The Business Confidence Monitor (BCM), which is one of the largest and most comprehensive quarterly surveys of UK business activity, began in 2004. 1,000 Chartered Accountants based in the UK responded to a telephone survey between 27 March and 23 June 2023. Businesses were categorised in terms of size (number of employees), region and industry sector. Regional classification used was ONS Government Office Regions.

  1. The Business Confidence Index for Q2 2023 stood at 6.1, up from 2.5 last quarter, and below the Q1 2010 to Q4 2019 average of 7.2.
  2. Domestic sales growth stood at 4.9% in Q2 2023.
  3. Weekly Business Confidence Index for Q2 2023 stood at -4.0 in the last week of the research period.
  4. The index stood at -9.4 for property and -1.0 for retail and wholesale. Domestic sales growth in the property sector increased by 2.9% in the year to Q2 2023.
  5. BCM measure of input price inflation over the year ahead expected to ease, averaging 3.6%, after rising by 6.2% year-on-year in Q2 2023.
  6. BCM measure of selling prices are expected to rise at a more modest pace by 2.7% over the next 12 months, after rising by 4.2% year-on-year in Q2 2023.
  7. BCM measure of selling prices stood at 5.7% for manufacturers and 5.0% for retail and wholesalers in Q2 2023.
  8. Salaries are expected to rise by 3.6% over the next 12 months after they increased by 4.4% in the year to Q2 2023. Salary growth for IT and communications businesses stood at 4.9%.
  9. 32% of those asked said Brexit-related regulation was a concern, while 29% of businesses in the banking, finance and insurance sector said the same about FCA requirements.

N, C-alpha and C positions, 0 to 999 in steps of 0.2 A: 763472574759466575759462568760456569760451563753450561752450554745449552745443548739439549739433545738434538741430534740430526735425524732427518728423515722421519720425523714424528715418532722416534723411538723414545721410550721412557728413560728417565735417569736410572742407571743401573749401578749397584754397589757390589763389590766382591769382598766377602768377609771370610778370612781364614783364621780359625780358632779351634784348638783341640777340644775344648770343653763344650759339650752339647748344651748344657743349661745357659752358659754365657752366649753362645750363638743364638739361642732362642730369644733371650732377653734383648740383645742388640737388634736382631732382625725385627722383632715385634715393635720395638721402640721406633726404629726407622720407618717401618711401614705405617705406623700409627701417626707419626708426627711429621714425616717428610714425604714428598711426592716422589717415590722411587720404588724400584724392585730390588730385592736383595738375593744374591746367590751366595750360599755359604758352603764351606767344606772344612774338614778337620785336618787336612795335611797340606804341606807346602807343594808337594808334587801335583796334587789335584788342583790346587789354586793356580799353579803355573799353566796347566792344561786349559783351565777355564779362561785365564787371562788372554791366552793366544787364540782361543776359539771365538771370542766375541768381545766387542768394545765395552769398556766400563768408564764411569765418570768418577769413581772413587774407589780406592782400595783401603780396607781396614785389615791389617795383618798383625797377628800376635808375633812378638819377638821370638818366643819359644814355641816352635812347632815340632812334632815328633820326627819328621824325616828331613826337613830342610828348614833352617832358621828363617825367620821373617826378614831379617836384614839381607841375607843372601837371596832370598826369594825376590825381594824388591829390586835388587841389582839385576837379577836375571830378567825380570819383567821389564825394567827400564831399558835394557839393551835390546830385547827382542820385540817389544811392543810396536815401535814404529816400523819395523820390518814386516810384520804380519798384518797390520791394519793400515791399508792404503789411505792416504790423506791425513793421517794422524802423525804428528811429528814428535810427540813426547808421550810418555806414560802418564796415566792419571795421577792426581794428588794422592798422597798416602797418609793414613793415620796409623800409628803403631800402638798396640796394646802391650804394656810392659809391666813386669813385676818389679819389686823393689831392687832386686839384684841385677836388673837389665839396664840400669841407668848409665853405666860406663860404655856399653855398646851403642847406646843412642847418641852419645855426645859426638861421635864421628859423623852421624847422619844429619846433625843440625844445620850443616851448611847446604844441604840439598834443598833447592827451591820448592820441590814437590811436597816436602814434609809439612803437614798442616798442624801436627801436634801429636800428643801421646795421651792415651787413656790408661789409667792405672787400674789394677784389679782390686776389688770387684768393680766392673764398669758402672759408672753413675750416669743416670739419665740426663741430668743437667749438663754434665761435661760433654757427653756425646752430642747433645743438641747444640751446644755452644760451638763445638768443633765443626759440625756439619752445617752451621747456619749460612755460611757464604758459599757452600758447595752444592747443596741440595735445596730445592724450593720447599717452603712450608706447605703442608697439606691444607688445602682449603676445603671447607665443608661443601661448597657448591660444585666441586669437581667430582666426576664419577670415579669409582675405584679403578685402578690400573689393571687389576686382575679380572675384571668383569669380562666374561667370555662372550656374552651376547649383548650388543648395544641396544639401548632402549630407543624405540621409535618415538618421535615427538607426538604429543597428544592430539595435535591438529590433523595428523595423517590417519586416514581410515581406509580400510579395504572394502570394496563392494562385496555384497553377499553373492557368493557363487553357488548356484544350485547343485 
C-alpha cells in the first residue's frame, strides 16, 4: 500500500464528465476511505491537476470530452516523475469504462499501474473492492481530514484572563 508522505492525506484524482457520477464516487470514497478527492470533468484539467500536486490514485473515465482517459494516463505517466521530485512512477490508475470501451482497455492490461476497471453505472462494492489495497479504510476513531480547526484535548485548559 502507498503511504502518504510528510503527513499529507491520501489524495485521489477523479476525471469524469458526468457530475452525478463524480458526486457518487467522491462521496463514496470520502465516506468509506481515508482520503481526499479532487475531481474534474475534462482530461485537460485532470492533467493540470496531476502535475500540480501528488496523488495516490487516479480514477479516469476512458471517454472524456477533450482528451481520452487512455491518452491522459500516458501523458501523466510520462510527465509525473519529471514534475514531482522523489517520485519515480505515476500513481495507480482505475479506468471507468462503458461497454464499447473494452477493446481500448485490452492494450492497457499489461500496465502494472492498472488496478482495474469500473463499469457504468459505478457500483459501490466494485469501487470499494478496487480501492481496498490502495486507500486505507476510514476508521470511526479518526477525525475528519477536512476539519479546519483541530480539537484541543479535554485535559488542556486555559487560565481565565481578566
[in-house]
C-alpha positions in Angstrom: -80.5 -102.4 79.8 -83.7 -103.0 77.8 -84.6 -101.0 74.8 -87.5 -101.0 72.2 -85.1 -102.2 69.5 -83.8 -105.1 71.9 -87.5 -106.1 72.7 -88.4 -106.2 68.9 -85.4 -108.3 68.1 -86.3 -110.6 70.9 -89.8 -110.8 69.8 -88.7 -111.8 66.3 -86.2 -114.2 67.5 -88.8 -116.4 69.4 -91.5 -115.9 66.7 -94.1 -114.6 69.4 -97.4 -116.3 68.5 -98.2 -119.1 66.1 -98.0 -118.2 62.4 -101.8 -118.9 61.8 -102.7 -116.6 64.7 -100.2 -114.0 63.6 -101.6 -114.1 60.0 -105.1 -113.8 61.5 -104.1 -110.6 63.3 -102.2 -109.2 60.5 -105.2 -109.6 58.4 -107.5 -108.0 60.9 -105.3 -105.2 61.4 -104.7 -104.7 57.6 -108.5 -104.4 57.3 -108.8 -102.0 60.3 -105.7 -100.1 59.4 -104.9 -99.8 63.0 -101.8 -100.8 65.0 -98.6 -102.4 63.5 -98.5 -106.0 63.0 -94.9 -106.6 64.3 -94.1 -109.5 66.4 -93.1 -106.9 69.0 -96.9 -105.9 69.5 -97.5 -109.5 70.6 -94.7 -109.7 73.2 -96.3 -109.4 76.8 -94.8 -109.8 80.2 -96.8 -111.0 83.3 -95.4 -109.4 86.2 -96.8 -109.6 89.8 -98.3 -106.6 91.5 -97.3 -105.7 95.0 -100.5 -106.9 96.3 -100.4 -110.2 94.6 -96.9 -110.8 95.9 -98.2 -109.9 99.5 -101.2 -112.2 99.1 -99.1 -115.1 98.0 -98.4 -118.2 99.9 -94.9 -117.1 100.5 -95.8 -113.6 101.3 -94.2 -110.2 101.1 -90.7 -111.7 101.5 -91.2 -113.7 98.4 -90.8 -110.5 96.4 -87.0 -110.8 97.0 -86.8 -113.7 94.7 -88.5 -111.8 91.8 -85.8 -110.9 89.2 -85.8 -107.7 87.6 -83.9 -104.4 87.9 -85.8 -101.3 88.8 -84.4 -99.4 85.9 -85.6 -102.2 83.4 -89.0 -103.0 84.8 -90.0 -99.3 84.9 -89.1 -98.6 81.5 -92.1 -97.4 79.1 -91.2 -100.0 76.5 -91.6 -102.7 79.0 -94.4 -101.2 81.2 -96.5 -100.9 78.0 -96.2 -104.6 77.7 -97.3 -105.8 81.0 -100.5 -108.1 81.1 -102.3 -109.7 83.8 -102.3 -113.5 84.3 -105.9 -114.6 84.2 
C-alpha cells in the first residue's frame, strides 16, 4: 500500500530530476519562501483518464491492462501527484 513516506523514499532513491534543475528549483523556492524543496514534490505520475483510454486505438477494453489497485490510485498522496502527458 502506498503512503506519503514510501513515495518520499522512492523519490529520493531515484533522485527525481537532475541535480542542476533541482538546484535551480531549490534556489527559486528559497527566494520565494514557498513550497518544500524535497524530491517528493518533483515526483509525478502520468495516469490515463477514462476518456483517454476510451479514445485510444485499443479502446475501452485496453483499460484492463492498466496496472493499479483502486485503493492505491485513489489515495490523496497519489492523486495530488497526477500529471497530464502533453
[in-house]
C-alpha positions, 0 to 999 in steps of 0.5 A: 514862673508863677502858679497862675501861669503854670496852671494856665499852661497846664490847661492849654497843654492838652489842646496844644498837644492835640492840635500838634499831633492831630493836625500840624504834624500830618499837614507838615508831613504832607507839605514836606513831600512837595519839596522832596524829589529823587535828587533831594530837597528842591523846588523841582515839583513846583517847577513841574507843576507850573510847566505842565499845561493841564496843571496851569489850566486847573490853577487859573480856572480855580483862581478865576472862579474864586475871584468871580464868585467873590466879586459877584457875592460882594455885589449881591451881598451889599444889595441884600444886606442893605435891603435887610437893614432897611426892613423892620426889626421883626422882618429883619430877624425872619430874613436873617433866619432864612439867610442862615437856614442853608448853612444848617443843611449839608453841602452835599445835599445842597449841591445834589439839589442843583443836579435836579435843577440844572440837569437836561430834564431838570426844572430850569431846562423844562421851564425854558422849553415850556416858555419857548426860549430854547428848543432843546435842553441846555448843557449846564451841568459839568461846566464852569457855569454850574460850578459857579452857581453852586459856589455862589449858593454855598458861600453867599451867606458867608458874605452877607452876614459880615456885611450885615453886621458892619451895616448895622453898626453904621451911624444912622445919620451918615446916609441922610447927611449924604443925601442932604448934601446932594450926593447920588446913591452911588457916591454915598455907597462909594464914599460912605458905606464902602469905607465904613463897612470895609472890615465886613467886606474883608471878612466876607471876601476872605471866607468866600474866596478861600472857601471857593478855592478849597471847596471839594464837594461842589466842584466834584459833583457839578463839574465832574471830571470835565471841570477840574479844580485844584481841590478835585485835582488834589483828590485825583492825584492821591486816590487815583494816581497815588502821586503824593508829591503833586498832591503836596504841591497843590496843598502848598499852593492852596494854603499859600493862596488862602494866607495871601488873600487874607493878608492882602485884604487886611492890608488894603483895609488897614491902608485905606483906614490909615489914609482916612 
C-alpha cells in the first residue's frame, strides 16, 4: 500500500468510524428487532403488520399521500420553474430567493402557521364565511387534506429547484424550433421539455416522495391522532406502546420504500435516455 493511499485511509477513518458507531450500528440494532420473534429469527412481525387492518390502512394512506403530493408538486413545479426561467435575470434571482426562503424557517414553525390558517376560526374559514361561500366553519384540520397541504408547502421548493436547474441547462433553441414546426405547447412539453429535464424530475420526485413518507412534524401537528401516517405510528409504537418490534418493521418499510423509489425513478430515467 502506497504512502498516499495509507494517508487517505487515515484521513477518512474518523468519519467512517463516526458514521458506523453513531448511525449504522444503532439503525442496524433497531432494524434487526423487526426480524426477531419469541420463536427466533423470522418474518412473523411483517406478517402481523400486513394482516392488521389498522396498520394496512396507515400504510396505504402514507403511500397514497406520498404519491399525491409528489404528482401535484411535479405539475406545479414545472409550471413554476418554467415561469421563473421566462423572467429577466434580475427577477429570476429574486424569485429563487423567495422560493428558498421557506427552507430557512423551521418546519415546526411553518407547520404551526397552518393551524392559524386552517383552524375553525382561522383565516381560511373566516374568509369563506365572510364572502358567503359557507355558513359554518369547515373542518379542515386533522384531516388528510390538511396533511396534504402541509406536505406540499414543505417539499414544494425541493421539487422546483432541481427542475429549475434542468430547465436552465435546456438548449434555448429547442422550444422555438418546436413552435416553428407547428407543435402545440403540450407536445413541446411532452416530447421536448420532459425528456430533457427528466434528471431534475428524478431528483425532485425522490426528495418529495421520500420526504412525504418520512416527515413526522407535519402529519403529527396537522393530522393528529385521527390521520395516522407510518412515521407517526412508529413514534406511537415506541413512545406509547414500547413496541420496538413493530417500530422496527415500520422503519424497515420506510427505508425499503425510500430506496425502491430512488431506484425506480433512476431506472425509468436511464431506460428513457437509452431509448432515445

10. 34% and 29% of businesses cited customer demand and the tax burden as a  challenge, respectively.
  11. 19% and 16% of businesses cited bank charges and access to finance as a growing challenge, respectively. 30% of property companies were also increasingly troubled by bank charges, while access to capital remains a prominent challenge (32%) for the sector.
  12. Capital investment spending will average 1.7% in the year to Q2 2024, down from 2.5% in Q2 2023.
  1. Business Confidence Index methodology - The Business Confidence Index is calculated from the responses to the following:

"Overall, how would you describe your confidence in the economic prospects facing your business over the next 12 months, compared to the previous 12 months?"

A score was applied to each response as shown below, and an average score calculated:

Variable Score
Much more confident +100
Slightly more confident +50
As confident 0
Slightly less confident -50
Much less confident -100

Using this method, a Confidence Index of +100 would indicate that all survey respondents were much more confident about future prospects, while -100 would indicate that all survey respondents were much less confident about future prospects.